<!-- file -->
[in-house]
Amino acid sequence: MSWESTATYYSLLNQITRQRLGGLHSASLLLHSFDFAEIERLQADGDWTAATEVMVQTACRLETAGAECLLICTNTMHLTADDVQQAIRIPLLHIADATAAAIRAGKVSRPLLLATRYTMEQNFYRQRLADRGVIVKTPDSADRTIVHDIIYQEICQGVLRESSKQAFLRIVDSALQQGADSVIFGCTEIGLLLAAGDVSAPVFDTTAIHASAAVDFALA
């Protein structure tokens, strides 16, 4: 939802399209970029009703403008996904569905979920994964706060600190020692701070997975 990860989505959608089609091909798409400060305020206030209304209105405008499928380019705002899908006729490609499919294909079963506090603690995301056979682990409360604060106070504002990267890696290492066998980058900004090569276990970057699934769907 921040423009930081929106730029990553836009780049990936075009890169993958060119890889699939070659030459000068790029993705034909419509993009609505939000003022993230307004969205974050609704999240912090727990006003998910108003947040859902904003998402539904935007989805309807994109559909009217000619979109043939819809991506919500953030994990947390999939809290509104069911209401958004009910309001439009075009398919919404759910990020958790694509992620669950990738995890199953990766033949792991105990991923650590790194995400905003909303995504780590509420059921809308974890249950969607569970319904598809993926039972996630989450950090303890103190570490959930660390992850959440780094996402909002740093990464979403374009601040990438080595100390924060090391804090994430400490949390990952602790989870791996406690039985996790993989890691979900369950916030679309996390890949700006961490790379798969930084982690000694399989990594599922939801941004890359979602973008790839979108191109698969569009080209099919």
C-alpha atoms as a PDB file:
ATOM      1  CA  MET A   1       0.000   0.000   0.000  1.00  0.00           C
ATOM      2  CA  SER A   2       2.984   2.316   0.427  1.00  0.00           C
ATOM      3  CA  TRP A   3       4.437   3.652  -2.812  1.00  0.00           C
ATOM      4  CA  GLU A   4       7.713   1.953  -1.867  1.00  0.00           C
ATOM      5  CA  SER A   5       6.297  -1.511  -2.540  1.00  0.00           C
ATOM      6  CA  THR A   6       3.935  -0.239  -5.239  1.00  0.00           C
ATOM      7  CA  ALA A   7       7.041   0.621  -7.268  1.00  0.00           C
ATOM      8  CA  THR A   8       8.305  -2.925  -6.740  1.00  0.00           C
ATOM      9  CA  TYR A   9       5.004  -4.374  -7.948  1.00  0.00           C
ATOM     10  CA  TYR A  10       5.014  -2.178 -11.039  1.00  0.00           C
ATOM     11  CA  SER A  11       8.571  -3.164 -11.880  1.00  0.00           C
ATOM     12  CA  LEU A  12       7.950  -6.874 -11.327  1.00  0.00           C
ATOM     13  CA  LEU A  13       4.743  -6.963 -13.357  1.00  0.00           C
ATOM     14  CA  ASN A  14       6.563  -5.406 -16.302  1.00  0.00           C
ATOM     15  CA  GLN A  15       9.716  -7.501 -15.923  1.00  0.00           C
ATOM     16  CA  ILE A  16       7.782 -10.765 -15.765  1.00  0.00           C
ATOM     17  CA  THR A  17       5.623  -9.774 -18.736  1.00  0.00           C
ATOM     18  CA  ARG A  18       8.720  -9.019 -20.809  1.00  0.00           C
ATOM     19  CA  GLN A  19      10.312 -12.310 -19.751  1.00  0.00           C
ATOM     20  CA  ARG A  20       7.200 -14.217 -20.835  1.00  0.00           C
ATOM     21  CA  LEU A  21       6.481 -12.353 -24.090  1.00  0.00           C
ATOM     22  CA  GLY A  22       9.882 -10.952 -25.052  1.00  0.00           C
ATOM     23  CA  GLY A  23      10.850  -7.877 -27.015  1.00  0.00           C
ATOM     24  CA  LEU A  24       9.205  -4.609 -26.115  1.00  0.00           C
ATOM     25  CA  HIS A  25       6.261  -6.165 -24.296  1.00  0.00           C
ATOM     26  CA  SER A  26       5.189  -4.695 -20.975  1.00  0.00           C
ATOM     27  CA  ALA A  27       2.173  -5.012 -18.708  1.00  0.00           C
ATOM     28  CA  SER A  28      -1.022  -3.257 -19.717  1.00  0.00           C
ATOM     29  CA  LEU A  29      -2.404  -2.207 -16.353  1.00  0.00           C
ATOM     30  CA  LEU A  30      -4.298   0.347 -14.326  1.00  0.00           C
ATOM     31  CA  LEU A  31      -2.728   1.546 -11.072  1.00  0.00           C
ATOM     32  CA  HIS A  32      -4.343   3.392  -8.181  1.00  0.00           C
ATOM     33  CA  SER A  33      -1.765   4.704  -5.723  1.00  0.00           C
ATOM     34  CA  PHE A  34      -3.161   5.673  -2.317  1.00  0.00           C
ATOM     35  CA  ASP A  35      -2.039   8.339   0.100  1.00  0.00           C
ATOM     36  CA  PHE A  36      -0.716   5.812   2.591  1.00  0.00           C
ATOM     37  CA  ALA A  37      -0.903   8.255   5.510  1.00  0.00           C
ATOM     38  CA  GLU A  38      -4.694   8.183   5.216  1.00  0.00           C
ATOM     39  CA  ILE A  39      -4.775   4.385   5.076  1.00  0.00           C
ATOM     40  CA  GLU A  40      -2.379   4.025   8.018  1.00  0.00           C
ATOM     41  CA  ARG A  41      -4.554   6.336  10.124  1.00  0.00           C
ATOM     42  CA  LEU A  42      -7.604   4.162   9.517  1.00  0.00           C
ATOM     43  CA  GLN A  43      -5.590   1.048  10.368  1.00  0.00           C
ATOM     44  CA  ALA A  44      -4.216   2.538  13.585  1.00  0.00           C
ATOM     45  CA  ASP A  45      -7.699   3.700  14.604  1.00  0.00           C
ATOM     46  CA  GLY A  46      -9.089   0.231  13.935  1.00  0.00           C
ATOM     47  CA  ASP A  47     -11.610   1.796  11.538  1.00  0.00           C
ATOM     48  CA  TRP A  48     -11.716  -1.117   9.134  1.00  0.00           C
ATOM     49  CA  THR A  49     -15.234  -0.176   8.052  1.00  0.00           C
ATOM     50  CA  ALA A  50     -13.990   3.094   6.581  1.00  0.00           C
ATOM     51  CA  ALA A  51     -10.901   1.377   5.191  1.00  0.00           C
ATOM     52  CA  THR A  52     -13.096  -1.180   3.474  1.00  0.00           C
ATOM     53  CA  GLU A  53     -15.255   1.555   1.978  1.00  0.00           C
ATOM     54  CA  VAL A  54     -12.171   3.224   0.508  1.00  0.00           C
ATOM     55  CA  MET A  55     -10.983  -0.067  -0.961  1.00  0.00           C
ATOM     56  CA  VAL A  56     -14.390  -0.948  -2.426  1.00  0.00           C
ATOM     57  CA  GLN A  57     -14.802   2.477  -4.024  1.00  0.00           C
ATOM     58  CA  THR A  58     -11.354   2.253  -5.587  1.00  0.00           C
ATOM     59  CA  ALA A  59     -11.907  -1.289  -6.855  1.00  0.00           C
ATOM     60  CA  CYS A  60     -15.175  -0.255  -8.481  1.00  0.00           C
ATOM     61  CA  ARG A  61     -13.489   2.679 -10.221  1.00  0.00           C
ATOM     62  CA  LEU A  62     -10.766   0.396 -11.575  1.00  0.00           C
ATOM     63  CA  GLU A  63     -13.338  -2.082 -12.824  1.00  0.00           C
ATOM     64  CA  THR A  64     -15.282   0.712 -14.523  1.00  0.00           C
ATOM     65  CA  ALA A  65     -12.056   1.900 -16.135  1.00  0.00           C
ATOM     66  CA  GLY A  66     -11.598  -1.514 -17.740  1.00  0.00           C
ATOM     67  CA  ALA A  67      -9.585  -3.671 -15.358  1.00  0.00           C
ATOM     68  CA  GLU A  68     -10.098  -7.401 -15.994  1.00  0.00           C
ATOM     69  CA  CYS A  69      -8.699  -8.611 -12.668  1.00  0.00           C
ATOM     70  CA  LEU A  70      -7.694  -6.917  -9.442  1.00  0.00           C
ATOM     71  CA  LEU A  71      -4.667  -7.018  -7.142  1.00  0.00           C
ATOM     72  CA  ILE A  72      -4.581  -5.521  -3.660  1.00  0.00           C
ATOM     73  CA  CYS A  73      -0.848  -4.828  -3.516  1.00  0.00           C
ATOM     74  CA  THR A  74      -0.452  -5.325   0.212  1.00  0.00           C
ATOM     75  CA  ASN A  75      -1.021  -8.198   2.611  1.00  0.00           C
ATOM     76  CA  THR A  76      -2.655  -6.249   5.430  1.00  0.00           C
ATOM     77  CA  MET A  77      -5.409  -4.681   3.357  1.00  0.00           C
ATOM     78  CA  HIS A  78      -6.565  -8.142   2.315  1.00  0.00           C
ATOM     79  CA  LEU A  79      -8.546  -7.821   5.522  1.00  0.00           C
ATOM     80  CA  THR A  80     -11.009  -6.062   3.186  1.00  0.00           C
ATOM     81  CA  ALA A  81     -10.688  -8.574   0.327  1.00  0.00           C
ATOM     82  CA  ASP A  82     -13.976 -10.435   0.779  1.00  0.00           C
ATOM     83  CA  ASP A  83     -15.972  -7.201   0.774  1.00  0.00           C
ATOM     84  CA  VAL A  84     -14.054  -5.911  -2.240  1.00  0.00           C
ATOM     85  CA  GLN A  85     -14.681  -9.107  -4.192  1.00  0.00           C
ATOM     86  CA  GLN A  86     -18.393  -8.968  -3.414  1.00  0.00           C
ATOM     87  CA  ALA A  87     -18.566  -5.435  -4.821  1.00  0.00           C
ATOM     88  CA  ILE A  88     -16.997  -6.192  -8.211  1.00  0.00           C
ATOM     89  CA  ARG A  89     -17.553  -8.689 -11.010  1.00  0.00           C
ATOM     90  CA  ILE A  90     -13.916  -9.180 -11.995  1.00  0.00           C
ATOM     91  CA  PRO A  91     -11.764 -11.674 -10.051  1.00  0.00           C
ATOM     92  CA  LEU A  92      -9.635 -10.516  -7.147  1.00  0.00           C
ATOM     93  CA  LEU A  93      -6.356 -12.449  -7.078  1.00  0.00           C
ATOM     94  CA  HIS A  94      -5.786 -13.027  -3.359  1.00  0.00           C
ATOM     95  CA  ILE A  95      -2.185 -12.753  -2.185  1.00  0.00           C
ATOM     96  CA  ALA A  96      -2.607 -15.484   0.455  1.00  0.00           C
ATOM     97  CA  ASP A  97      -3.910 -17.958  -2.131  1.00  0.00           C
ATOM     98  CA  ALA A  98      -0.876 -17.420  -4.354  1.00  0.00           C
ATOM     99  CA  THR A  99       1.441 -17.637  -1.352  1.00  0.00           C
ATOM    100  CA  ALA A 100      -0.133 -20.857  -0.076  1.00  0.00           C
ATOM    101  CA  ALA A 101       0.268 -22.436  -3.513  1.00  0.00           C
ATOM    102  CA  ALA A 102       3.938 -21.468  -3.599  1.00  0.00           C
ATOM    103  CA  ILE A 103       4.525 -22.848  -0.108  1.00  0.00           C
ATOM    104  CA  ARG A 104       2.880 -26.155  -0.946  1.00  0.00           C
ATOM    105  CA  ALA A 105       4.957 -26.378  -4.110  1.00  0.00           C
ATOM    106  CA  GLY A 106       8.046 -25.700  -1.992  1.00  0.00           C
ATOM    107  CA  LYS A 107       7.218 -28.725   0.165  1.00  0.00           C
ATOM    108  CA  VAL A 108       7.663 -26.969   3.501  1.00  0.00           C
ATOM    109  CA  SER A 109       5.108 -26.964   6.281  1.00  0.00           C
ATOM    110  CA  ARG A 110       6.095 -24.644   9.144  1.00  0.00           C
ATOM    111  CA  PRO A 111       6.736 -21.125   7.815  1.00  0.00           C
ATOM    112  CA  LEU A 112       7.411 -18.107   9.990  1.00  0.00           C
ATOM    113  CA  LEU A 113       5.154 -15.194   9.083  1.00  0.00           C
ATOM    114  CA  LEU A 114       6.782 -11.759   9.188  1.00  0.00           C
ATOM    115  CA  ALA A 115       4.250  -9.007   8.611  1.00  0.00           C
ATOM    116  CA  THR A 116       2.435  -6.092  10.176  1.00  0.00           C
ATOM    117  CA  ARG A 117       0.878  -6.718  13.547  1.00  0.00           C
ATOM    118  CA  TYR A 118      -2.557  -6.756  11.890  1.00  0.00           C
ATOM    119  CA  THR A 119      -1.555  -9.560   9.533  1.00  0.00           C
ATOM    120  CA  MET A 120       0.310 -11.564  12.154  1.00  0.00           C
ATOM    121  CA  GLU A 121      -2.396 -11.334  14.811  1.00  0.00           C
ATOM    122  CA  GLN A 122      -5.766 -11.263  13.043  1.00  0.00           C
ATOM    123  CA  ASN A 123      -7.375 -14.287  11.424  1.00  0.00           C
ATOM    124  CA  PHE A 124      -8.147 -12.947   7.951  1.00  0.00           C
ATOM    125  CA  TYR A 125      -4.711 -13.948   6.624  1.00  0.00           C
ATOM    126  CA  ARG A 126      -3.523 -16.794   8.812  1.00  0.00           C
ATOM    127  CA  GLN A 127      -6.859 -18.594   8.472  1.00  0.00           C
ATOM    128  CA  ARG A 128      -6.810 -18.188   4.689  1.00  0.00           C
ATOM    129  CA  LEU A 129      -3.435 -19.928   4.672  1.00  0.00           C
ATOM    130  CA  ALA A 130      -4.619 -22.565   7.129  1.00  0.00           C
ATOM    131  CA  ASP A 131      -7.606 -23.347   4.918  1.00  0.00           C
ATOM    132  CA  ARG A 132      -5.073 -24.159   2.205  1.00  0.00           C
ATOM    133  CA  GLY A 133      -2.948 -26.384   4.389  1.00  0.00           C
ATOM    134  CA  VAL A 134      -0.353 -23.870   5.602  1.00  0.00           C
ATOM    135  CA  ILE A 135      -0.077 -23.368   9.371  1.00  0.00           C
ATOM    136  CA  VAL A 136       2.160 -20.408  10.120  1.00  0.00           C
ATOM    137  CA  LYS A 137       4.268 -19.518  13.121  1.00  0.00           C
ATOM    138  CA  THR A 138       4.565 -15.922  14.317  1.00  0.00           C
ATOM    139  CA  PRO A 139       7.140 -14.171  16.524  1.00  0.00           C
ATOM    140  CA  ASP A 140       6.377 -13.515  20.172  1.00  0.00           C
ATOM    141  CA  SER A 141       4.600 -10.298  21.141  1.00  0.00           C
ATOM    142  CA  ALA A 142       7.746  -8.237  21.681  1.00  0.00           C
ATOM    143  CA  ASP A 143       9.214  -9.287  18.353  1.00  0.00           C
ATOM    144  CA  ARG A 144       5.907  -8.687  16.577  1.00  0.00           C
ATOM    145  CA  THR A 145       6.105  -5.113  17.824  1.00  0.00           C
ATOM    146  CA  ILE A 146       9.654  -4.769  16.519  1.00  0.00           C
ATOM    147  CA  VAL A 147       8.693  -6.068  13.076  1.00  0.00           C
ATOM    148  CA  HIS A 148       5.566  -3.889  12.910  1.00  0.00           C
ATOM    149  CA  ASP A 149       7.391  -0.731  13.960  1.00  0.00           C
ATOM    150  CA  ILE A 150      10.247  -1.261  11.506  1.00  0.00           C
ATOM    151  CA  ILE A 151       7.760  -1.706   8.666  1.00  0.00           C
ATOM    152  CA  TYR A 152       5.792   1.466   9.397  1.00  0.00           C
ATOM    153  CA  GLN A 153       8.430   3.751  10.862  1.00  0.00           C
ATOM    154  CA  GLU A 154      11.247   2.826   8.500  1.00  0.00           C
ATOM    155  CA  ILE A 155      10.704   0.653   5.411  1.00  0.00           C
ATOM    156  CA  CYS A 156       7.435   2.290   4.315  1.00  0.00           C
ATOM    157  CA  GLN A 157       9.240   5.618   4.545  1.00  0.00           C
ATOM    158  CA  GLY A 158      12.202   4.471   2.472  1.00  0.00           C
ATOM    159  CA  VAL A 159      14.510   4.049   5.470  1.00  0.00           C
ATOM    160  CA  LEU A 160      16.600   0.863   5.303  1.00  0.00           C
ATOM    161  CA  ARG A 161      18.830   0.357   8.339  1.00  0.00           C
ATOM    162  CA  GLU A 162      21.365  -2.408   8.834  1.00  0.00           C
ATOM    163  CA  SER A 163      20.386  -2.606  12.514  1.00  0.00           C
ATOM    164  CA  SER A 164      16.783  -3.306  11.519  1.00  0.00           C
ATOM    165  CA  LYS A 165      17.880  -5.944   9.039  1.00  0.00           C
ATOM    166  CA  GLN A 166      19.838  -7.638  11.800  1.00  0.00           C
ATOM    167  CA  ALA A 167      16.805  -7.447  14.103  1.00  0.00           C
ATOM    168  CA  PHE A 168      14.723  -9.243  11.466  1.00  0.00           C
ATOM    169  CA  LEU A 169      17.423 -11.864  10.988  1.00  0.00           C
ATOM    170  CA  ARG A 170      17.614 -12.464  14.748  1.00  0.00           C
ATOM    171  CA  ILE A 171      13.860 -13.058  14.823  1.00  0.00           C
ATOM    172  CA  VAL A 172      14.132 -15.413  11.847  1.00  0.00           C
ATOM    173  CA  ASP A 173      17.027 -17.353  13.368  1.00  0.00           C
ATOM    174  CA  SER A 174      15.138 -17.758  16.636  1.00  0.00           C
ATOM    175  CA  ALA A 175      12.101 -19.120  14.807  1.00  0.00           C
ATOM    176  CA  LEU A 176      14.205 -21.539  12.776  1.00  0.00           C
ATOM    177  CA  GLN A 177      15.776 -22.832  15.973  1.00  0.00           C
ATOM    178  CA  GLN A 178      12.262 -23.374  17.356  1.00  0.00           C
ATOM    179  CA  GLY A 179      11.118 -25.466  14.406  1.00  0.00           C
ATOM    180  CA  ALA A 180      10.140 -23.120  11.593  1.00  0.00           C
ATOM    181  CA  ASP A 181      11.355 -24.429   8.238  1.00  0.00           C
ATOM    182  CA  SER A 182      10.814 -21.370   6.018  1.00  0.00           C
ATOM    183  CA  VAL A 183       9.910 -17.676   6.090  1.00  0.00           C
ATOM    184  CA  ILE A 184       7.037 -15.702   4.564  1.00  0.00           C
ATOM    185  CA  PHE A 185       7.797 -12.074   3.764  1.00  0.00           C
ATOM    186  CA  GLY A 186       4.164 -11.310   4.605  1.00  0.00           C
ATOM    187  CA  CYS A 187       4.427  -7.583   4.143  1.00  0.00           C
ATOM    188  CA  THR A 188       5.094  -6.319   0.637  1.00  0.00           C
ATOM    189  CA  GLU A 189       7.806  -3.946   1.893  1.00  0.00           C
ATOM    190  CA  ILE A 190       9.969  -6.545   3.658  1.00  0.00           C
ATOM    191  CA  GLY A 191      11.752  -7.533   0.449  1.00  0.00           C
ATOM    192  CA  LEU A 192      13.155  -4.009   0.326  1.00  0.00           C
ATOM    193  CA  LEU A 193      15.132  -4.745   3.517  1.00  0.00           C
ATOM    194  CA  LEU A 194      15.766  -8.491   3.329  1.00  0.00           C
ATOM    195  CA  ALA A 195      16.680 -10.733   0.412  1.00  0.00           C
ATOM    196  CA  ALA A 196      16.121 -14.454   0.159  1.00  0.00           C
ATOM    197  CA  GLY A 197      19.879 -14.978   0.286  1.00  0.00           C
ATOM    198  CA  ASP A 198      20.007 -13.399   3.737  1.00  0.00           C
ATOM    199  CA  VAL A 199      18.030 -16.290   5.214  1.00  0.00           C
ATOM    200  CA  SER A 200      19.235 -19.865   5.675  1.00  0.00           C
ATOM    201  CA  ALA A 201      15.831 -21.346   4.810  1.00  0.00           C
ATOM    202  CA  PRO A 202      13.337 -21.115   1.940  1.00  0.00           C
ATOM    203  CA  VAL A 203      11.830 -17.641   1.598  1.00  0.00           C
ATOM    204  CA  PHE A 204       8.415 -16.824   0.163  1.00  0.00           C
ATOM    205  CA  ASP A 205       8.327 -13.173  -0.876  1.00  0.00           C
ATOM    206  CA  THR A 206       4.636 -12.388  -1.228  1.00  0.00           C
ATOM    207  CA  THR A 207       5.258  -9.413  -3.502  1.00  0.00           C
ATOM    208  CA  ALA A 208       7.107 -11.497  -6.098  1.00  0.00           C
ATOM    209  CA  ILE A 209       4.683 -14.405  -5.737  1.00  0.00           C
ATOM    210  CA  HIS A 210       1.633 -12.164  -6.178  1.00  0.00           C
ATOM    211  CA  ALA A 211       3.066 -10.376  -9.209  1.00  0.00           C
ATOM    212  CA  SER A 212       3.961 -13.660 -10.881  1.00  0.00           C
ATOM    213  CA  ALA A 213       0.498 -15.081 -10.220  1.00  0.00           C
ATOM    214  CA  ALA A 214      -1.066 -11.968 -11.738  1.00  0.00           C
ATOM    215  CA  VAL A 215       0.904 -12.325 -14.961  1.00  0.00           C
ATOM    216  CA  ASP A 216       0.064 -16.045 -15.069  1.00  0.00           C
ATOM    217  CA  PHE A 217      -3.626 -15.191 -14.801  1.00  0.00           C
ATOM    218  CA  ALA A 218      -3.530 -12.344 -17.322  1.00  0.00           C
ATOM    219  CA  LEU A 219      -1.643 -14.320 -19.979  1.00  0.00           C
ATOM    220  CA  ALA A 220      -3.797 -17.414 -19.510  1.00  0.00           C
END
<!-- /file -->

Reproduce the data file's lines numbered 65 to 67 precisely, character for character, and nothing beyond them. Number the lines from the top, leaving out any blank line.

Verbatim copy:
ATOM     61  CA  ARG A  61     -13.489   2.679 -10.221  1.00  0.00           C
ATOM     62  CA  LEU A  62     -10.766   0.396 -11.575  1.00  0.00           C
ATOM     63  CA  GLU A  63     -13.338  -2.082 -12.824  1.00  0.00           C